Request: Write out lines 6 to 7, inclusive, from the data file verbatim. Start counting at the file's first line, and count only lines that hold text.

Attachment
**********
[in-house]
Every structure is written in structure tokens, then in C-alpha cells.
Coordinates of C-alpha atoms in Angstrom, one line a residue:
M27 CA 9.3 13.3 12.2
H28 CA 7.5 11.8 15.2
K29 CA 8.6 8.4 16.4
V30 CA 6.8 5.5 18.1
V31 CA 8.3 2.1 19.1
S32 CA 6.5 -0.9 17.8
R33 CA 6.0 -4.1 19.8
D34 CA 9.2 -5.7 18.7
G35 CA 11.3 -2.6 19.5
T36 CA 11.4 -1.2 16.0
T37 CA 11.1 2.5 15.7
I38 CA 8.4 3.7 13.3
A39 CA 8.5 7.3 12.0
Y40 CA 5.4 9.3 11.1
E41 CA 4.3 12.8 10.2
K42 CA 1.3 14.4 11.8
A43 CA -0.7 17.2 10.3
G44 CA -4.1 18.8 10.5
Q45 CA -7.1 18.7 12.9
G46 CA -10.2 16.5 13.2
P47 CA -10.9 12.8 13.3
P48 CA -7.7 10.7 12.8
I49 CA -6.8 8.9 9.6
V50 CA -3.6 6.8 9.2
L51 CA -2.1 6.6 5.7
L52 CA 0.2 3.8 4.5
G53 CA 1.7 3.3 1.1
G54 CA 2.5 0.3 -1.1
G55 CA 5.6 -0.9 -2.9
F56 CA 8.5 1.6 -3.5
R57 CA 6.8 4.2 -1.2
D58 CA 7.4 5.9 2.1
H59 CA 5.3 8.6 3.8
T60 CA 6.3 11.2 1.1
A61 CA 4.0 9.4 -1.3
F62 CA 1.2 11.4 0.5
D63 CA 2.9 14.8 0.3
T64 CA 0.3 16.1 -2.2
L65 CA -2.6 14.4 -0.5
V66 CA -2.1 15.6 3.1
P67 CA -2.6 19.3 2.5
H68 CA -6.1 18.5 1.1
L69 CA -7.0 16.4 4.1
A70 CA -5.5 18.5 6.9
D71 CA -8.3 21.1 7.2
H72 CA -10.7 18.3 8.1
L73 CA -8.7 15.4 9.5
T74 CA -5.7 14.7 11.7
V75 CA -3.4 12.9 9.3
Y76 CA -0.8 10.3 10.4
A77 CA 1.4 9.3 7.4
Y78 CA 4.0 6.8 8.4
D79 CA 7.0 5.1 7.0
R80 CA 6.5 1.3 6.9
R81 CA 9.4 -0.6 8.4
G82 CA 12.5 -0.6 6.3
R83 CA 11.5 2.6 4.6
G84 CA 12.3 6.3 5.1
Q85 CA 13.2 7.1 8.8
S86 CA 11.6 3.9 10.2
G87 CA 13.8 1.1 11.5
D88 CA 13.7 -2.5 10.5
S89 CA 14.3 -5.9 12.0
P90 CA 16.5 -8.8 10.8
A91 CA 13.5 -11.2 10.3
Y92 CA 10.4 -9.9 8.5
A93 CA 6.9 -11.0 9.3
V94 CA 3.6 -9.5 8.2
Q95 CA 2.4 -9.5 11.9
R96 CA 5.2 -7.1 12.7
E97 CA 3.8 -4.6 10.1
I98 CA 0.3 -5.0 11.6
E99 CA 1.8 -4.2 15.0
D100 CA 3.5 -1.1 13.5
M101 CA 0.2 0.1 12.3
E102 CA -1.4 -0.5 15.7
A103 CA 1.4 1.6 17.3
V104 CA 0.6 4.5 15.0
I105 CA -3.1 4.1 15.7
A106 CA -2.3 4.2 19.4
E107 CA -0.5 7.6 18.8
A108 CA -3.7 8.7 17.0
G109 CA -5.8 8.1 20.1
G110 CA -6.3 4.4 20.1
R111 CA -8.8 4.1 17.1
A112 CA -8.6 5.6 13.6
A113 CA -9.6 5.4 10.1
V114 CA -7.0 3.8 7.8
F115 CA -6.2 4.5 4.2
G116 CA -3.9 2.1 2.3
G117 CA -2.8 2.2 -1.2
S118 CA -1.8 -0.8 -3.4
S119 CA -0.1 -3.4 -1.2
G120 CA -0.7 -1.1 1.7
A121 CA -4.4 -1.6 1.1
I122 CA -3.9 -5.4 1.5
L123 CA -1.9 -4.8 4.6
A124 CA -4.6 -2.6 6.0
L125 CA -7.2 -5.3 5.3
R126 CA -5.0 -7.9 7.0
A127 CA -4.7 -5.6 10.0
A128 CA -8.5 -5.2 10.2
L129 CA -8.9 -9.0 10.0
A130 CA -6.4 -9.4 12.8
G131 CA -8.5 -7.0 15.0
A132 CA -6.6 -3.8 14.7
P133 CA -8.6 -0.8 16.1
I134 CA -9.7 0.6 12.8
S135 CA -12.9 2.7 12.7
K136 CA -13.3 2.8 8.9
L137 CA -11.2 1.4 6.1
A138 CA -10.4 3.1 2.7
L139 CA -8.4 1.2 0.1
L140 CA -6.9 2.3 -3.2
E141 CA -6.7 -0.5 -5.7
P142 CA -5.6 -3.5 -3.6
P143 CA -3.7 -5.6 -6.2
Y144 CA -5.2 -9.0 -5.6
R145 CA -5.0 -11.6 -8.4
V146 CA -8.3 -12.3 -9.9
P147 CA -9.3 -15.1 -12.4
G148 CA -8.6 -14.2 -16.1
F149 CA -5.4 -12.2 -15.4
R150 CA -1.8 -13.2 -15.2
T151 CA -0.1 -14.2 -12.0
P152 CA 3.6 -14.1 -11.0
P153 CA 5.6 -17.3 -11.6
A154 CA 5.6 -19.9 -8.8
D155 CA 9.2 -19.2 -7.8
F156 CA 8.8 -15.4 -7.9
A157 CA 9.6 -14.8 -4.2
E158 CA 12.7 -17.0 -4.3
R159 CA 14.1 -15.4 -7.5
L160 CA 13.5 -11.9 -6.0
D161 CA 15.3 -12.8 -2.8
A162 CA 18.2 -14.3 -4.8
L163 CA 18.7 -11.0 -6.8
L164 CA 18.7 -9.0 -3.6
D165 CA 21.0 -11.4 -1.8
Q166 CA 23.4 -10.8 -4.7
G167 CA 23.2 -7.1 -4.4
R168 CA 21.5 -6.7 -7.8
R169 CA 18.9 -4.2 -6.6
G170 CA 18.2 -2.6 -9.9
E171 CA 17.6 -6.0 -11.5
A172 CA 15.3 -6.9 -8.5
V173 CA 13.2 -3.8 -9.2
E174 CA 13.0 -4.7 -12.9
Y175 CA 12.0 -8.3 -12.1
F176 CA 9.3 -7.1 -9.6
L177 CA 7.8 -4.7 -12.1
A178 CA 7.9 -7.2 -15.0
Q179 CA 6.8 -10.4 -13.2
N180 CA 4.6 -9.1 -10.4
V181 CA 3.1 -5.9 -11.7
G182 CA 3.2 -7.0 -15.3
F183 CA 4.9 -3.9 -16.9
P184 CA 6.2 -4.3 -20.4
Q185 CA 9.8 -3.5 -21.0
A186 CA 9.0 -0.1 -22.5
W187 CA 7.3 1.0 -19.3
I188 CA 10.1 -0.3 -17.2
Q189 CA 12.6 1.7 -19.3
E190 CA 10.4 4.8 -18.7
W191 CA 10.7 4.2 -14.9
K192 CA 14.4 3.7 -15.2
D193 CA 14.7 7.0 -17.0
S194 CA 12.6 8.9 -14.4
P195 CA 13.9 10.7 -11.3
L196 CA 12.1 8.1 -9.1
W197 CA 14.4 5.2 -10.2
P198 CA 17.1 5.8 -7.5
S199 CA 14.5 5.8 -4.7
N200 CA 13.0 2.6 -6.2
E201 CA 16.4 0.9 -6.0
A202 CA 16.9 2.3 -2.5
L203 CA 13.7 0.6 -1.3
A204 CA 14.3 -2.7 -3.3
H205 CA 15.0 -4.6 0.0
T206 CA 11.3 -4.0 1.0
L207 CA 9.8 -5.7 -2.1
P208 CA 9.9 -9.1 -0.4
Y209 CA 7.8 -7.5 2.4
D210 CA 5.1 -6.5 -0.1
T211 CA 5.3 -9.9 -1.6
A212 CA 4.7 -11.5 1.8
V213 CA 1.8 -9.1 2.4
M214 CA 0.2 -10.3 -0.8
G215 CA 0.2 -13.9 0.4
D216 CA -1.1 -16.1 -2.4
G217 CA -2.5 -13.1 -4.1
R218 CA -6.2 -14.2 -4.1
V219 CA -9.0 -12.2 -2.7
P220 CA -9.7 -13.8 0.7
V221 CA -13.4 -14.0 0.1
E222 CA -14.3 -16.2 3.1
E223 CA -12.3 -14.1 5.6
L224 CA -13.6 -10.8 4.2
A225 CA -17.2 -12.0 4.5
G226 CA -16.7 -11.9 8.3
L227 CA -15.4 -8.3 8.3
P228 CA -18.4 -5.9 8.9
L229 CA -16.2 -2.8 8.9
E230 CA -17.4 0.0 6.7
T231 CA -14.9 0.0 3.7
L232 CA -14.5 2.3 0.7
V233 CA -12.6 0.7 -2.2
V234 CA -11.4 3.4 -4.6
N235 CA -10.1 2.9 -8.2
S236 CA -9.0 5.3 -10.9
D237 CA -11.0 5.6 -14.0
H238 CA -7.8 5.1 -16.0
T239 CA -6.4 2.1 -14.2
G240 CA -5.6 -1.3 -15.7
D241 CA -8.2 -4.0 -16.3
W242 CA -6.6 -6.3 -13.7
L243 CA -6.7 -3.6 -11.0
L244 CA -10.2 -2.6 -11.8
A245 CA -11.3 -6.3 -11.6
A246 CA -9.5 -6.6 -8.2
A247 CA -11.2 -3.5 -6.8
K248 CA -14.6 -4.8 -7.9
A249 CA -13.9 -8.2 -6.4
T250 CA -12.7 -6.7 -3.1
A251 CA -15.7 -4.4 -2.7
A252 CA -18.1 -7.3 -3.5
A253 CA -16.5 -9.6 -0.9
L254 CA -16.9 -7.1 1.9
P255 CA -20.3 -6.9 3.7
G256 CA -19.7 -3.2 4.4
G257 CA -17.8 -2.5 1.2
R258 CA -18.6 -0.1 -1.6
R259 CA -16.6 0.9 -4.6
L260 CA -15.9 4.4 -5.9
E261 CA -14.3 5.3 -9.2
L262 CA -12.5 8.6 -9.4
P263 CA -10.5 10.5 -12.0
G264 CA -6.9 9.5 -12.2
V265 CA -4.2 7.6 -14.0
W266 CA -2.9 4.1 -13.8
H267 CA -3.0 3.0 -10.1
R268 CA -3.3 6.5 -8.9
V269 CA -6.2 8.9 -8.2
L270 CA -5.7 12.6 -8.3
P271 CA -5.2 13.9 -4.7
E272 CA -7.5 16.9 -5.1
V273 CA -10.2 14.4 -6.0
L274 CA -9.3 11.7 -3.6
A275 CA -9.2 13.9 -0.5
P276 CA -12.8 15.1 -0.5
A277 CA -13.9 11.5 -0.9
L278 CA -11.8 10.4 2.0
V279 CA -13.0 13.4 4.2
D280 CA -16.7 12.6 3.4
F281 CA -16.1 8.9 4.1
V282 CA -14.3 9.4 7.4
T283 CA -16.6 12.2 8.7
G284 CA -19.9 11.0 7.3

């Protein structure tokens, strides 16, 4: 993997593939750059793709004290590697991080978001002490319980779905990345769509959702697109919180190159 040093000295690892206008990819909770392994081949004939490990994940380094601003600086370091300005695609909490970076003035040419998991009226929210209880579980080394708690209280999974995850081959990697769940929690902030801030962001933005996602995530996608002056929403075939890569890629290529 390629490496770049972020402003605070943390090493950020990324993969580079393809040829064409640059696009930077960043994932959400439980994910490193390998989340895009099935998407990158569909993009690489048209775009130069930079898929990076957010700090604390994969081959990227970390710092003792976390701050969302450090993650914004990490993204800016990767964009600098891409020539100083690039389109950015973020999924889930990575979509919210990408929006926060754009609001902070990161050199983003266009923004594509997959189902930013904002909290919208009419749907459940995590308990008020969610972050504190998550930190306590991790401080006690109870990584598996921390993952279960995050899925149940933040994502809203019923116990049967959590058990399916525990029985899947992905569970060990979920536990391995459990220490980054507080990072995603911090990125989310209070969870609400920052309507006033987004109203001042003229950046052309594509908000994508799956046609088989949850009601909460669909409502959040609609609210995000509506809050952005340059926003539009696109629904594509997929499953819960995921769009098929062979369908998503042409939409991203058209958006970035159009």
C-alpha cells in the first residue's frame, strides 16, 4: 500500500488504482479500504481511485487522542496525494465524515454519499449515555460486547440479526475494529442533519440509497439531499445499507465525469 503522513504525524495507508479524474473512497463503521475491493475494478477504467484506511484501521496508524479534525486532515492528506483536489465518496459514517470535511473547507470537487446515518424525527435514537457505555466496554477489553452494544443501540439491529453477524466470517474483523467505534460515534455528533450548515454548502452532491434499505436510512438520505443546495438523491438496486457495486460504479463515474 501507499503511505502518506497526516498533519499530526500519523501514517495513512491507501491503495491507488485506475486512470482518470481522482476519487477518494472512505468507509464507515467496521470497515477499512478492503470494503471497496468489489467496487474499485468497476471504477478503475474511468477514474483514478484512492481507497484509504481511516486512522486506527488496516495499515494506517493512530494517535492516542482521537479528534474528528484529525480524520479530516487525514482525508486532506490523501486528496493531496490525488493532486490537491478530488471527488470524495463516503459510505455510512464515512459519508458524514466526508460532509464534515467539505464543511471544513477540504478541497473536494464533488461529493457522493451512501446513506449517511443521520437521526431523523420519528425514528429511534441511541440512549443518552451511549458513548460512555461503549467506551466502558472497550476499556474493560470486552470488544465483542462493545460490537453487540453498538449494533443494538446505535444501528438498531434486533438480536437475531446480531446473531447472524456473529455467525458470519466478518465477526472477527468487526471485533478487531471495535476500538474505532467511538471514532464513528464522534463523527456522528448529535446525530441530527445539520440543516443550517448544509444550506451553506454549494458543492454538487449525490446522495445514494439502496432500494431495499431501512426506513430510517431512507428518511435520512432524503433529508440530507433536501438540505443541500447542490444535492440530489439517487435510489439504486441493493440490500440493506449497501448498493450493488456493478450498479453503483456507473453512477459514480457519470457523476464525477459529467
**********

K29 CA 8.6 8.4 16.4
V30 CA 6.8 5.5 18.1